Preserving Predictive Power
How to Mitigate Decline in Predictive Power
As you may recall from my last post, we examined the impact accommodation could have on credit risk scores. We saw that even though the majority of the scores remain unchanged, the loss of information affects the predictive power of certain segments — with the greatest impact to subprime.
So the question becomes, how do we mitigate a decline in predictive power?
The good news is there is significant strength in the credit file. It is unquestionably the primary and best asset for understanding creditworthiness. I want to be very clear about that.
One way to use the credit file to help ensure predictive power in the subprime segment is to optimize credit attributes based on performance.
Based on historical precedent and current research, we know that there are certain attributes that remain very strong in economic downturns, even with a high rate of loan accommodation: credit utilization, collections, certain inquiries and account balances are still very predictive. The same goes for age of trades, credit limits, number of trades and number of recent account openings. All are powerful.
With the high rate of loan accommodation in the current environment, delinquency- and satisfactory-related trade attributes that only measure the last three to six months of consumer behavior lose significant predictive power. Conversely, attributes that measure consumer behavior over the entire credit history or at least the last 24 months lose very little predictive power. “Always satisfactory” attributes are among the best attributes in economic downturns because they reflect consumers’ resilience.
My bottom line and best guidance here is: if you’re going to limit yourself to a credit only view, make sure you’re using the most predictive data in the file.
But these are unprecedented times. Every single day we are seeing something new and unexpected; so we have to think and act differently. I urge you to expand beyond traditional models and habits.
Optimize Predictiveness with Employment and Income Data
As we dive into approaches that will optimize credit predictiveness in this economy, we see great opportunity with alternative data – specifically employment and income data.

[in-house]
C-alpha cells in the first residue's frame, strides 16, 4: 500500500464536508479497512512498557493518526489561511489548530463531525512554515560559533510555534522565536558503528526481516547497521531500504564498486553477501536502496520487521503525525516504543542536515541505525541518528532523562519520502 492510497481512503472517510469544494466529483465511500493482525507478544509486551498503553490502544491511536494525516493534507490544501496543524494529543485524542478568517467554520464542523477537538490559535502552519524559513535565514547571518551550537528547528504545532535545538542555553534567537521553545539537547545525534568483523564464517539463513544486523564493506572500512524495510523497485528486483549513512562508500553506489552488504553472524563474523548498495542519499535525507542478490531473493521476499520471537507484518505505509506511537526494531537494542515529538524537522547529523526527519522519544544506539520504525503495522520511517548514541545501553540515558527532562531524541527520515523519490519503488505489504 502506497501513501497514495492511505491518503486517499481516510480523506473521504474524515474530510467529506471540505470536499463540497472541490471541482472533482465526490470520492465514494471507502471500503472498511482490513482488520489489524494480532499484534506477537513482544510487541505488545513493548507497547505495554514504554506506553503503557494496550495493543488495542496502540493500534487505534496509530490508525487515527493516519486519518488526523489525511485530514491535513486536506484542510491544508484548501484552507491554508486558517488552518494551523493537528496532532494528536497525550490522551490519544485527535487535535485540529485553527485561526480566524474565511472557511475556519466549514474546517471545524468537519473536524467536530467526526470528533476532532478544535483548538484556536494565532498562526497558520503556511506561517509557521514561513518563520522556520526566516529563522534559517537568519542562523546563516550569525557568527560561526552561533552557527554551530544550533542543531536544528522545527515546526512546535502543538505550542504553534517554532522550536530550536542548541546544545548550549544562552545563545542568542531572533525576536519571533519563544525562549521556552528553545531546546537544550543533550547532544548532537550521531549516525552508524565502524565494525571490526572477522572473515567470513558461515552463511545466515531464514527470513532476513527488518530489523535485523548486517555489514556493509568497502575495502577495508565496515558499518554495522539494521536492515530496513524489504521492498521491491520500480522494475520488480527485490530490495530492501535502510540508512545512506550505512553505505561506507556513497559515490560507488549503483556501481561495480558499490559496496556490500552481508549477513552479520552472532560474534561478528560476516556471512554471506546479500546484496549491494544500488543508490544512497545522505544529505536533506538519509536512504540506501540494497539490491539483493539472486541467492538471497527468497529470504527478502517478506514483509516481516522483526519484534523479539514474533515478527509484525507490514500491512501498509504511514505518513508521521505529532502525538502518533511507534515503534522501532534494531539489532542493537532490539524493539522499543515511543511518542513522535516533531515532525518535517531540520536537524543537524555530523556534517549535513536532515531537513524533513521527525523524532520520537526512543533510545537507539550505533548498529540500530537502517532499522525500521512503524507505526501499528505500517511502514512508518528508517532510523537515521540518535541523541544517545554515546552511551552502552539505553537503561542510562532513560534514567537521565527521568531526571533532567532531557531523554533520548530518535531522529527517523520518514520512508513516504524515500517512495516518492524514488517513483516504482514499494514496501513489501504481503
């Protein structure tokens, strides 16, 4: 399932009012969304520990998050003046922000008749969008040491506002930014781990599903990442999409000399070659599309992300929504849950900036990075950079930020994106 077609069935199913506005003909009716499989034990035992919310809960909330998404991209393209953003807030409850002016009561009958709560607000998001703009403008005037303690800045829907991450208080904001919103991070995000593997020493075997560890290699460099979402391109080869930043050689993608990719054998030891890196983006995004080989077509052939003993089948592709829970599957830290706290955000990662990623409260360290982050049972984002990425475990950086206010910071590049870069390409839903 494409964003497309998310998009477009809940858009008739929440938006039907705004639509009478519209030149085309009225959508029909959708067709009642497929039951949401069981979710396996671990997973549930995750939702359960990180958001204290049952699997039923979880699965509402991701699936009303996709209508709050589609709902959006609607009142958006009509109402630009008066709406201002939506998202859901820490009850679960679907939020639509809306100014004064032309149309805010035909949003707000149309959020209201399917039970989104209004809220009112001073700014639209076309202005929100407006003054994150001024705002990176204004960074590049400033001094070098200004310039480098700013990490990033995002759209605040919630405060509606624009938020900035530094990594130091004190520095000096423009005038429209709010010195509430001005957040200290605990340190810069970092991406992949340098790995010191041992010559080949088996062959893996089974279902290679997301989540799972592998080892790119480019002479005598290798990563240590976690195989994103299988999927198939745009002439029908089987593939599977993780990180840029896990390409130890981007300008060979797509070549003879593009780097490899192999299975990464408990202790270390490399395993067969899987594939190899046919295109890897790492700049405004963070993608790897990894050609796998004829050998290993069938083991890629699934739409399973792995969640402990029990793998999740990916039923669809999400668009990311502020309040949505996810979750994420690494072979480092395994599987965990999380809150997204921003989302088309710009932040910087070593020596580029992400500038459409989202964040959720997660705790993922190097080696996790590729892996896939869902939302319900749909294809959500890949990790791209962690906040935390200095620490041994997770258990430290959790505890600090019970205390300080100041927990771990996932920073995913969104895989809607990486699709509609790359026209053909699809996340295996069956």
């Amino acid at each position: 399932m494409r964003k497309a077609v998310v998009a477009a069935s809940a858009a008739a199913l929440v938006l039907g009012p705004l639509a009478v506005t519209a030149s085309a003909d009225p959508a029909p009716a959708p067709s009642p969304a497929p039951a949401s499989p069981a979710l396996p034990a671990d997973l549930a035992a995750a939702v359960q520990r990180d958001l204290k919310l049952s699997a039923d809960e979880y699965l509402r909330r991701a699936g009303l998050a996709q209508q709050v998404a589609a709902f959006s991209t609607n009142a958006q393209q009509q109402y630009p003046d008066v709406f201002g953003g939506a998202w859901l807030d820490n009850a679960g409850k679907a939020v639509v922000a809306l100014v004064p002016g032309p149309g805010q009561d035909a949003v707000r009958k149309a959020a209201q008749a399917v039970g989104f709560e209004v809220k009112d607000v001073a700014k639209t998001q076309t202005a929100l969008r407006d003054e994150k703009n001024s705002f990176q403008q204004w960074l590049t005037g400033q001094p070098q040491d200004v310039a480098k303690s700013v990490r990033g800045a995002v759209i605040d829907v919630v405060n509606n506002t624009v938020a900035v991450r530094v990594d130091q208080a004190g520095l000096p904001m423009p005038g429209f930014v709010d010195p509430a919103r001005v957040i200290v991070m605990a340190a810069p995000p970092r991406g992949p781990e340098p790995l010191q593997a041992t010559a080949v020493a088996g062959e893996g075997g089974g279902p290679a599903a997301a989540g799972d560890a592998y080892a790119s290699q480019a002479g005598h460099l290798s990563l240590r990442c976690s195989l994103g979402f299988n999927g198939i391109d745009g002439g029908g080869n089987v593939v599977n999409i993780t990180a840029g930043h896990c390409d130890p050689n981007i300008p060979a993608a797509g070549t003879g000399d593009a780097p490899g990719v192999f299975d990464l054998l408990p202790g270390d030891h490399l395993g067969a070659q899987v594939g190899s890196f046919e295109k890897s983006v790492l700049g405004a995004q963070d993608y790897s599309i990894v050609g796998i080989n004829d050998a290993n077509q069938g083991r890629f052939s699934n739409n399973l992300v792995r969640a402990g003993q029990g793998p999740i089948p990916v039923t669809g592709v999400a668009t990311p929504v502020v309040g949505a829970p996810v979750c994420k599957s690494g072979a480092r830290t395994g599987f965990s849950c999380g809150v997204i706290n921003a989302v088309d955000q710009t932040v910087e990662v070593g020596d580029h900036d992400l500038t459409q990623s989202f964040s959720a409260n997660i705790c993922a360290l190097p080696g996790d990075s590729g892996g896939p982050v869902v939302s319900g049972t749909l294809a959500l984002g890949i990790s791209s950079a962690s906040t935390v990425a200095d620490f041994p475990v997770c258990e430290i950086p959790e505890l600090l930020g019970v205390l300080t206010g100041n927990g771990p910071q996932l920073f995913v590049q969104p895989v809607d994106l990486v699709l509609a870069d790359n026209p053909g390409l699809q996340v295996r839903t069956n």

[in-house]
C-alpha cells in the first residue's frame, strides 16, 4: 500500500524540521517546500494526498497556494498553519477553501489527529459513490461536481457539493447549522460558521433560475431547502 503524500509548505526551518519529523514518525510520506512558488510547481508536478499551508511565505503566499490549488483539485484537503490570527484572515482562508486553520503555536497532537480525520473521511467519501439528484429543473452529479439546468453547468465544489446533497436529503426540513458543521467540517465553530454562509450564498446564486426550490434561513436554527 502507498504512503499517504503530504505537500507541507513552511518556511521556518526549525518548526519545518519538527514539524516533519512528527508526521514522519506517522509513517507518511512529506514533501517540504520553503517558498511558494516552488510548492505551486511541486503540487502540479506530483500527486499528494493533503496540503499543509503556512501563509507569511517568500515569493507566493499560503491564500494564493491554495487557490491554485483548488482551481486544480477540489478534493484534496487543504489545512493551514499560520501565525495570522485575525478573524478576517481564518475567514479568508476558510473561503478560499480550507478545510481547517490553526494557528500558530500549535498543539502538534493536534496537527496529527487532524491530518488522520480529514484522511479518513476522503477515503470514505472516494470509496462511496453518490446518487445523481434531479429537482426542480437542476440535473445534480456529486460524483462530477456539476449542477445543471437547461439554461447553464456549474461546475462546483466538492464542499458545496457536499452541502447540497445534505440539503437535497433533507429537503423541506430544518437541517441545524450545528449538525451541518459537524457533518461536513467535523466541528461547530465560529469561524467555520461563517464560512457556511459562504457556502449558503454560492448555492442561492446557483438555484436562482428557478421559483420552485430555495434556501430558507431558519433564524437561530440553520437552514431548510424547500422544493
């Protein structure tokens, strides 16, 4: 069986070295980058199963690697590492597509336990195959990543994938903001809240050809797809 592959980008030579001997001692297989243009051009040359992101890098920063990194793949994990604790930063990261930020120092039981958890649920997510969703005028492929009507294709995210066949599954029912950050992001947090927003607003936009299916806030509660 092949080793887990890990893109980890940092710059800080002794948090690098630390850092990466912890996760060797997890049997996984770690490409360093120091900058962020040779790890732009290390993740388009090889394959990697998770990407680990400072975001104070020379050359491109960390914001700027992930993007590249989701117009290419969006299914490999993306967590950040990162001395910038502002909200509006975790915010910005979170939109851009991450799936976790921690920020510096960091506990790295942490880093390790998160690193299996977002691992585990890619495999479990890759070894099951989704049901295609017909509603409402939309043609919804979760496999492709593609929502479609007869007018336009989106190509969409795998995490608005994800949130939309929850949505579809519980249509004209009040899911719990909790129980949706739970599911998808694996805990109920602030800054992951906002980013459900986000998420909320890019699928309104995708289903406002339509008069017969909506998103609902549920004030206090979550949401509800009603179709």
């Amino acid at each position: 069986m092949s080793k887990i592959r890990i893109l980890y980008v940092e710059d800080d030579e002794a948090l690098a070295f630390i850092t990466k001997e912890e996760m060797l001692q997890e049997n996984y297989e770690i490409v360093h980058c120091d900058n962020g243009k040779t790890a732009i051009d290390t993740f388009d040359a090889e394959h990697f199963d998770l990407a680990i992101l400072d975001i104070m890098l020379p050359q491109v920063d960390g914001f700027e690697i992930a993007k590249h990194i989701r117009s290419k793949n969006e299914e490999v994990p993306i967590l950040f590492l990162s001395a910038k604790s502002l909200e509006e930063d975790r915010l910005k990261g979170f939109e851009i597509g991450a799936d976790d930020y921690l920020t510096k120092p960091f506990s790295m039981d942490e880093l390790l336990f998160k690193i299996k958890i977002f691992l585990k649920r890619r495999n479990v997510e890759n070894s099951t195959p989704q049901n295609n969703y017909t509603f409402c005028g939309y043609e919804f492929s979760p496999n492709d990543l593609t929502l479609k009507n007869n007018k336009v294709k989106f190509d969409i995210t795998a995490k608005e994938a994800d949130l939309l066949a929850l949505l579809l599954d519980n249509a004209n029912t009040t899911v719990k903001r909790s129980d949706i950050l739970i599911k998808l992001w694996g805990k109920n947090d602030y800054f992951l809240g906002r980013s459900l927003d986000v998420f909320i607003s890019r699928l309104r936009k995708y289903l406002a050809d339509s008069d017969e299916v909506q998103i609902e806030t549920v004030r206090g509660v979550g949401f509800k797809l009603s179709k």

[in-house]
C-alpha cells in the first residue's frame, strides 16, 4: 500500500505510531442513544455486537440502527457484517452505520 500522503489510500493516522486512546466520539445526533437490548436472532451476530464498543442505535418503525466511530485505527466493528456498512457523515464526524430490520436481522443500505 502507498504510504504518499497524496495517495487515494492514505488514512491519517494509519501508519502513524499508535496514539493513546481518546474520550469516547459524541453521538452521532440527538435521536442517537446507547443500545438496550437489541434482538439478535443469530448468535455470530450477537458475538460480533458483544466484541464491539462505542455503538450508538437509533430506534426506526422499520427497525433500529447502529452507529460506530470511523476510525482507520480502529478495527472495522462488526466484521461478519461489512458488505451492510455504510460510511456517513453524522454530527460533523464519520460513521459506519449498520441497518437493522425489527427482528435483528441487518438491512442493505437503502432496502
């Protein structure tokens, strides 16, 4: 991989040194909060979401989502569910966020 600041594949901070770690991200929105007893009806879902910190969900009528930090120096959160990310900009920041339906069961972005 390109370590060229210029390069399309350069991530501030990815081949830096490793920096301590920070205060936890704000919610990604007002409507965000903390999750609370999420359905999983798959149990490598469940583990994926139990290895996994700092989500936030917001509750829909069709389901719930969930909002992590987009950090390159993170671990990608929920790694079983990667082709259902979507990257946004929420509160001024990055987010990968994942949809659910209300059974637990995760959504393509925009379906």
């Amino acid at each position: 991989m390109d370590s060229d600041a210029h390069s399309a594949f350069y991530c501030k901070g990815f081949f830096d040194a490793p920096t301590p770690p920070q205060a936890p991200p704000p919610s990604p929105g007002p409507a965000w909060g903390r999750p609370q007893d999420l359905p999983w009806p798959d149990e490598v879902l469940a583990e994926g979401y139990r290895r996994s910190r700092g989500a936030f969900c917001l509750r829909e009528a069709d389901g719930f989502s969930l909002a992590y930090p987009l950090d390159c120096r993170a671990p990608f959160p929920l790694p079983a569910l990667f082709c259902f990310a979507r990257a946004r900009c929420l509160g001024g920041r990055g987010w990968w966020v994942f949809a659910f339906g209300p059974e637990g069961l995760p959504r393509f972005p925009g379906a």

By leveraging income and employment data in addition to credit data, our customers are able to increase the predictive power of risk solutions.
For instance, a data-driven approach leveraging the credit file and supplementing it with income and employment data can recapture 42% of performance loss caused by loan accommodation and forbearance in the subprime segment.
Traditional credit data typically reflects a consumer’s willingness to pay as well as a consumer’s ability to pay. However, when consumers go through a major life event, like a change in job status or income, credit data might not accurately reflect ability to pay.
Given the unprecedented number of Americans who have become unemployed, changed jobs, or had changes in income, supplementing credit data with income and employment data becomes even more important in this economic cycle.
Income and employment data are highly predictive of a consumer’s ability to repay debts. In a recent study of retail credit cards, we found that consumers with minimum job tenures of 18 months or more across their entire work histories are half as likely to become delinquent as consumers with minimum tenures less than 18 months.
We also found that consumers with annual incomes of $36,000 or less are 2.5 times as likely to become delinquent as consumers with incomes above $36,000.
Many lenders use income and employment data to approve more consumers without taking on more risk. In one scenario, we were able to identify a large segment of higher-income consumers with subprime credit scores who perform more like near-prime consumers than subprime. We were also able to identify a large segment of near-prime consumers with higher incomes who perform more like prime consumers than near prime.
So what do these employment and income insights mean for lenders? Put simply, they remind us that while the credit file is a powerful tool, income and employment data can be used to increase the predictive power of credit data, even in normal times, but especially now.
Understand the Individual Stories
All of us are looking at the macroeconomic trends ̶ monthly, weekly, maybe even daily in some cases. We absolutely need to understand the big picture.
We also need to understand the individual stories. To build a resilient business and help people, I suggest leveraging credit data and alternative data to better understand each individual segment and each individual credit story. I believe it will help companies to better serve their customers while managing risk appropriately.
The approach will also help consumers get the credit they need when they need it based on their unique situation. Not an aggregate “surface” view. I think that is a win-win.
Don’t miss the other posts in my series:
If you have any questions, please visit our COVID-19 website, and reach out and let us know what you’d like to hear about in future blog installments.
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